1. #1 Carly B
    January 16, 2008

    As a vegetarian, I’d like to say kudos for this blog!

  2. #2 Mary
    January 16, 2008

    This reminds me of episode 6 of “A Bit of Fry and Laurie,” in which the restaurant patron orders a chicken dish to be prepared tableside. The waiter promptly brings a live chicken out and starts sharpening his knives. Told to stop immediately, he looks perplexed: “But sir, this is what you ordered.” So it is…

  3. #3 Alan
    January 16, 2008

    Free-range chicken, which is more expensive, tastes better than watery protein mush that is passed off as chicken breast, which is itself an illusion. (Just kidding a bit).

    But in all earnestness, this is an important issue. The ethical ramifications extend far wider and deeper than factory farms and cheap chicken for consumers. Humans add antibiotics to chicken feed, and this in part, may be a factor why we are seeing so many methicillin resistant forms of bacteria. Truly a frightening development. Factory farm waste fouls the water of neighboring communities. Chicken manure is widely used as crop fertilizer, the components of which leach into groundwater. Entire ecosystems are affected by the practice of factory farming, while the price paid at the register fails to reflect its true cost.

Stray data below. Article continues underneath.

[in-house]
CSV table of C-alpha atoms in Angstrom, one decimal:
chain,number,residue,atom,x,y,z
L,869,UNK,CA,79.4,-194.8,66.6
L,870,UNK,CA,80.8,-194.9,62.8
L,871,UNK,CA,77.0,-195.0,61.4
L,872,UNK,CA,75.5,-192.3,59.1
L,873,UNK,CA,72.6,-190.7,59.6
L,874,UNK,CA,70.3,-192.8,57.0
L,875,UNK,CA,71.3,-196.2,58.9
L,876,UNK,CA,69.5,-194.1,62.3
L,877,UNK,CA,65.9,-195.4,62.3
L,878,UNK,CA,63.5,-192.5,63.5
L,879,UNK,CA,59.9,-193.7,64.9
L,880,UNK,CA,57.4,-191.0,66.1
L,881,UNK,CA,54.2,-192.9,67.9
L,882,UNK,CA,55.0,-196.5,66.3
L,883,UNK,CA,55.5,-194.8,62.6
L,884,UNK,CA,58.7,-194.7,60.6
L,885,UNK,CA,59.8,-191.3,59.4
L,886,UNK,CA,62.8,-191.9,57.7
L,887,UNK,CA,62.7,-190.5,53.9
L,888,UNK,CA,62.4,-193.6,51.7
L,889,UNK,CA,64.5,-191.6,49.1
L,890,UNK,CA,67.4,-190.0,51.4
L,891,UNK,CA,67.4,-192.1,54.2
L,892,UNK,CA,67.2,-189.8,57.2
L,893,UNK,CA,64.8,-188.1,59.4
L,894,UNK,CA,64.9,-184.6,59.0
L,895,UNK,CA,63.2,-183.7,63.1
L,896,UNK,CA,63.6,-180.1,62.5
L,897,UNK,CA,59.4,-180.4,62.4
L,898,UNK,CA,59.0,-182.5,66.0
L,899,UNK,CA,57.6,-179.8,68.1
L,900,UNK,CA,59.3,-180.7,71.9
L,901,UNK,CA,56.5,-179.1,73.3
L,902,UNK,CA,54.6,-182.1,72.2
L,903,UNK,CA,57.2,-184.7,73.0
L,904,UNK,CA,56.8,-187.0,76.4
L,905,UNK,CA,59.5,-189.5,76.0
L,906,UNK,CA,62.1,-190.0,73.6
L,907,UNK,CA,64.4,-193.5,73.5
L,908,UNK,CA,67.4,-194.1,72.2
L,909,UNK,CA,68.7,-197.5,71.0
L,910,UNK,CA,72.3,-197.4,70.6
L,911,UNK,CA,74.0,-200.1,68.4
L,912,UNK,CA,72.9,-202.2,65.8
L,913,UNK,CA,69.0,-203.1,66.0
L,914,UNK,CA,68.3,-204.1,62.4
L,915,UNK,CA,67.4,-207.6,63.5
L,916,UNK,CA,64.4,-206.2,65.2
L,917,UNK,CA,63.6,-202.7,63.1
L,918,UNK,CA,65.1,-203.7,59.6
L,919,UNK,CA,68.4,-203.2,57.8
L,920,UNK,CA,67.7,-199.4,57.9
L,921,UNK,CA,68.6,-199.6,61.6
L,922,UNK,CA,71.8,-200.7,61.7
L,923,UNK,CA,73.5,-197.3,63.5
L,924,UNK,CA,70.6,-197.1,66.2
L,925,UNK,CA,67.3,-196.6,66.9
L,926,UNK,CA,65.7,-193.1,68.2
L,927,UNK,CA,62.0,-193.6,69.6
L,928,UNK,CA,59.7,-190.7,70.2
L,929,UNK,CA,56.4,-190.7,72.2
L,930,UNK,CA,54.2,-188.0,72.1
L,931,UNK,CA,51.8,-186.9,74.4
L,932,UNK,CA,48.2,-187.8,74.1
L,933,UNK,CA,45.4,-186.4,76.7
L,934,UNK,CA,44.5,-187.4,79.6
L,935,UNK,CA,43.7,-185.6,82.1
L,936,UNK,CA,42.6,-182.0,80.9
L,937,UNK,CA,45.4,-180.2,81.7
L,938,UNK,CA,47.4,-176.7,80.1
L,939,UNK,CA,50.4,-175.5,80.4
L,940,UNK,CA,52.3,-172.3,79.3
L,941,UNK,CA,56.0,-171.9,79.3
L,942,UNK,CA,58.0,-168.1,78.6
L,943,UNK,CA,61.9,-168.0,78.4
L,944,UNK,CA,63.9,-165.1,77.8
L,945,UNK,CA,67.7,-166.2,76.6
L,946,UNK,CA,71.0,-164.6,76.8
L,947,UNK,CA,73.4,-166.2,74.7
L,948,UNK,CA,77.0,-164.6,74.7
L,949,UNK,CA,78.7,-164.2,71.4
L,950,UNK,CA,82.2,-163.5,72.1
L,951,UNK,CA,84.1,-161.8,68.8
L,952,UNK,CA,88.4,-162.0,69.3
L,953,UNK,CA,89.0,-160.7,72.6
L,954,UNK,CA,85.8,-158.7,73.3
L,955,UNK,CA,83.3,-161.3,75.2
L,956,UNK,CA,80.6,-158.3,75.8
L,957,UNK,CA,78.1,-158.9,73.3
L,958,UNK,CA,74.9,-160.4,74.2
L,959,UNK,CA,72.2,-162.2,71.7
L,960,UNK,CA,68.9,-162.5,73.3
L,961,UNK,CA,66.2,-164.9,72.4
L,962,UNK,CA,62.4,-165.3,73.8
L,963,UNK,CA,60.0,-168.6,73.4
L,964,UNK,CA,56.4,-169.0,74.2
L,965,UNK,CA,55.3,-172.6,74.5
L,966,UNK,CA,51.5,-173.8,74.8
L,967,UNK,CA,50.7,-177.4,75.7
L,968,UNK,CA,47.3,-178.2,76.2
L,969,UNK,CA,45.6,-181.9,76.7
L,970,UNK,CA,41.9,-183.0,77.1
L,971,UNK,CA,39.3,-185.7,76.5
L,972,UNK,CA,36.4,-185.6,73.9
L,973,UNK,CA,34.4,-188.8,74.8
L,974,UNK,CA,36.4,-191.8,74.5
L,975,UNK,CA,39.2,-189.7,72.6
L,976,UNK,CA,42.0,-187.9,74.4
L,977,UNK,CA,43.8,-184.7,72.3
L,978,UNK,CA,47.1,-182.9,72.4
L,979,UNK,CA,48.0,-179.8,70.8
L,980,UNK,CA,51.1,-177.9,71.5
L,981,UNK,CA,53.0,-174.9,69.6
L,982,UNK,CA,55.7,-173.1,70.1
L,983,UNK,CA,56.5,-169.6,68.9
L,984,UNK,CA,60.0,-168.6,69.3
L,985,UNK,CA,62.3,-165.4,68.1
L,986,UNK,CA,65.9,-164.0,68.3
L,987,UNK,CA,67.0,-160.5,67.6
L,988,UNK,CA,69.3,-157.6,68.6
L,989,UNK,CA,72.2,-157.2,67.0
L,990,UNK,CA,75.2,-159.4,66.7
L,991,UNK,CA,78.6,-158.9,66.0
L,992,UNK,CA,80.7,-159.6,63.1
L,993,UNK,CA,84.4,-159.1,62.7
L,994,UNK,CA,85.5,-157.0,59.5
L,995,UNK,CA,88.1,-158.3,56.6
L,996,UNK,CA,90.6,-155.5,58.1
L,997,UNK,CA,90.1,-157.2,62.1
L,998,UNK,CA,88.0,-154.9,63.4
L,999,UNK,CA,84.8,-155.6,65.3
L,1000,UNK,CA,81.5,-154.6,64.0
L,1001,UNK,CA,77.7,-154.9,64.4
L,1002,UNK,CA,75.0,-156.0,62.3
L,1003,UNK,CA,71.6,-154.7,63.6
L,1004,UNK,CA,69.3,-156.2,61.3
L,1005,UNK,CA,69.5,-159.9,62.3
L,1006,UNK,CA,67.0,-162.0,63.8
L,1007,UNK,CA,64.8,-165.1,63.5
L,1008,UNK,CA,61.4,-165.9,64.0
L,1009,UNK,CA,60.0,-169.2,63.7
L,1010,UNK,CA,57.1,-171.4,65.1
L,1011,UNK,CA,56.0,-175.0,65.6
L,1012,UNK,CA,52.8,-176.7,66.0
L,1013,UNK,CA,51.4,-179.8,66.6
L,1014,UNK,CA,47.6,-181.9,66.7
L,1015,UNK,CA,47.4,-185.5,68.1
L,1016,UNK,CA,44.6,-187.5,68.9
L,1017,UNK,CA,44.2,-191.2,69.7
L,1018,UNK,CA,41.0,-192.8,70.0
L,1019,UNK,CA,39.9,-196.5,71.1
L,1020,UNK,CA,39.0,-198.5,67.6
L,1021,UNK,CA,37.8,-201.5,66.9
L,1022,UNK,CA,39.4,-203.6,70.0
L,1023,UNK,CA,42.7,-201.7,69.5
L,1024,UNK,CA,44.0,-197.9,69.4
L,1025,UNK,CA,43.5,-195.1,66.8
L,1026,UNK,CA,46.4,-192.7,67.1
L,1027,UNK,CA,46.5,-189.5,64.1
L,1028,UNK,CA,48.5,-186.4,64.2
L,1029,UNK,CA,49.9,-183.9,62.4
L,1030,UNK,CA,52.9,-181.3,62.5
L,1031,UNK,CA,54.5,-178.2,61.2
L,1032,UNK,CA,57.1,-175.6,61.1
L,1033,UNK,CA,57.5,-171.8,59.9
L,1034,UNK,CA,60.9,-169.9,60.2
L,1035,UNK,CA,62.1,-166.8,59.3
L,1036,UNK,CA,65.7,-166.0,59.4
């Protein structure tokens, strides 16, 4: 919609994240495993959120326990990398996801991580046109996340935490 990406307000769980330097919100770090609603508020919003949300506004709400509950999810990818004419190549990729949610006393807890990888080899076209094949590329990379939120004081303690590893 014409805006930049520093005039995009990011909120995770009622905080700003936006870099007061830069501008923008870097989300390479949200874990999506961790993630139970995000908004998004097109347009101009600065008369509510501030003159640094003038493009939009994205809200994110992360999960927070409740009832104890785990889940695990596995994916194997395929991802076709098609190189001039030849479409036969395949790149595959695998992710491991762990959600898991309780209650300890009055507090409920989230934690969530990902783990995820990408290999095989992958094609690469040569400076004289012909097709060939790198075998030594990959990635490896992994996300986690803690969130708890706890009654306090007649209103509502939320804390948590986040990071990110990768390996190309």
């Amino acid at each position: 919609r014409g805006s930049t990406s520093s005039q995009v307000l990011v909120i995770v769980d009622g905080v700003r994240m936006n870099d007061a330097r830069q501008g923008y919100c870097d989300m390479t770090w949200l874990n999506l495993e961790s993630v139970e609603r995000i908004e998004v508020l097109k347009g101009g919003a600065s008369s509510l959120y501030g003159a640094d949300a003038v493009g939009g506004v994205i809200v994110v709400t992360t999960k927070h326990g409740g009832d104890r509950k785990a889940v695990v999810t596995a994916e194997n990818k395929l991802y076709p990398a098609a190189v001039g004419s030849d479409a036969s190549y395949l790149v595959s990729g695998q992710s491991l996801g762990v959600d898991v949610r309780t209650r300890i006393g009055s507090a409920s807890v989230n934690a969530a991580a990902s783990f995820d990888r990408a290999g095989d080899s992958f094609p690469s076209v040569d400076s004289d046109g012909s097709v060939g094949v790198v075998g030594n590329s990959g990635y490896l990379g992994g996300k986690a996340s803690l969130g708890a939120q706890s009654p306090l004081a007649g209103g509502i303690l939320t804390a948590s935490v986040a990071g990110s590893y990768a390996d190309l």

4. #4 Robert P.
    January 16, 2008

    Free-range chicken and grass-fed beef are not THAT much more expensive. If we quit subsidizing the feeder lots and the corn industry, then the prices would probably be comparable. As someone said above, the taste is remarkably better.

    Buy local, not just organic.

  5. #5 Rachael
    January 16, 2008

    Woh, major props for pulling that off on TV! This is going to sound funny, but I really want to kill a chicken. After reading about Polyfacefarm in Omnivore’s Dilemma, the urge has struck me big time.